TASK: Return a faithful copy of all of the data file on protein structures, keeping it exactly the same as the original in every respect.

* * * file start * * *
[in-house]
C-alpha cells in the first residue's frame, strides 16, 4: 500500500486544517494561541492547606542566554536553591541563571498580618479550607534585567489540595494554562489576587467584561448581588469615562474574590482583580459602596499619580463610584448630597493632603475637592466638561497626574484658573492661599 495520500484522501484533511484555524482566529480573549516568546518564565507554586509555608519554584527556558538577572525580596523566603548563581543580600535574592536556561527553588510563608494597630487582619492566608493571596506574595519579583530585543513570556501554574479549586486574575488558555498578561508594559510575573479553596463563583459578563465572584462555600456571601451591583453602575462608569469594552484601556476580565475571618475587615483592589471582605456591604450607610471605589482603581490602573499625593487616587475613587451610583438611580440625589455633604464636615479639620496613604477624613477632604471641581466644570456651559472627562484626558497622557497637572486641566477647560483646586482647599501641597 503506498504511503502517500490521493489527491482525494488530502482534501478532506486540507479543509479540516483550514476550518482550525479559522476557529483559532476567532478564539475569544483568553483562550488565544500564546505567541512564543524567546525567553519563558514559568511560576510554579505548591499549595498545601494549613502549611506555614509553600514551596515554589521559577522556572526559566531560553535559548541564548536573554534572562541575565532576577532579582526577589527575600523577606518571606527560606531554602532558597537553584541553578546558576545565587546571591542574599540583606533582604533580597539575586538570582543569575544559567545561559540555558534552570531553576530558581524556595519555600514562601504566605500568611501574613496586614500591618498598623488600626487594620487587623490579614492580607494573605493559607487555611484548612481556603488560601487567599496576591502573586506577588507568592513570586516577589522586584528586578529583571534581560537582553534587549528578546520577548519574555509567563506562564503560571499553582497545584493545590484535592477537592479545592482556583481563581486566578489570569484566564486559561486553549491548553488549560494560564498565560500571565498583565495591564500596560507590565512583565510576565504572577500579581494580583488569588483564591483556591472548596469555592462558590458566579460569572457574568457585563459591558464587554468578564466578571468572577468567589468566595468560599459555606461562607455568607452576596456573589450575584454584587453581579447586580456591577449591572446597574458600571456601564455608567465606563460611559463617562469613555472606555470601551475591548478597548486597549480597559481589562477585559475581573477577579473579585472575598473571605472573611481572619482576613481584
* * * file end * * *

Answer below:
[in-house]
C-alpha cells in the first residue's frame, strides 16, 4: 500500500486544517494561541492547606542566554536553591541563571498580618479550607534585567489540595494554562489576587467584561448581588469615562474574590482583580459602596499619580463610584448630597493632603475637592466638561497626574484658573492661599 495520500484522501484533511484555524482566529480573549516568546518564565507554586509555608519554584527556558538577572525580596523566603548563581543580600535574592536556561527553588510563608494597630487582619492566608493571596506574595519579583530585543513570556501554574479549586486574575488558555498578561508594559510575573479553596463563583459578563465572584462555600456571601451591583453602575462608569469594552484601556476580565475571618475587615483592589471582605456591604450607610471605589482603581490602573499625593487616587475613587451610583438611580440625589455633604464636615479639620496613604477624613477632604471641581466644570456651559472627562484626558497622557497637572486641566477647560483646586482647599501641597 503506498504511503502517500490521493489527491482525494488530502482534501478532506486540507479543509479540516483550514476550518482550525479559522476557529483559532476567532478564539475569544483568553483562550488565544500564546505567541512564543524567546525567553519563558514559568511560576510554579505548591499549595498545601494549613502549611506555614509553600514551596515554589521559577522556572526559566531560553535559548541564548536573554534572562541575565532576577532579582526577589527575600523577606518571606527560606531554602532558597537553584541553578546558576545565587546571591542574599540583606533582604533580597539575586538570582543569575544559567545561559540555558534552570531553576530558581524556595519555600514562601504566605500568611501574613496586614500591618498598623488600626487594620487587623490579614492580607494573605493559607487555611484548612481556603488560601487567599496576591502573586506577588507568592513570586516577589522586584528586578529583571534581560537582553534587549528578546520577548519574555509567563506562564503560571499553582497545584493545590484535592477537592479545592482556583481563581486566578489570569484566564486559561486553549491548553488549560494560564498565560500571565498583565495591564500596560507590565512583565510576565504572577500579581494580583488569588483564591483556591472548596469555592462558590458566579460569572457574568457585563459591558464587554468578564466578571468572577468567589468566595468560599459555606461562607455568607452576596456573589450575584454584587453581579447586580456591577449591572446597574458600571456601564455608567465606563460611559463617562469613555472606555470601551475591548478597548486597549480597559481589562477585559475581573477577579473579585472575598473571605472573611481572619482576613481584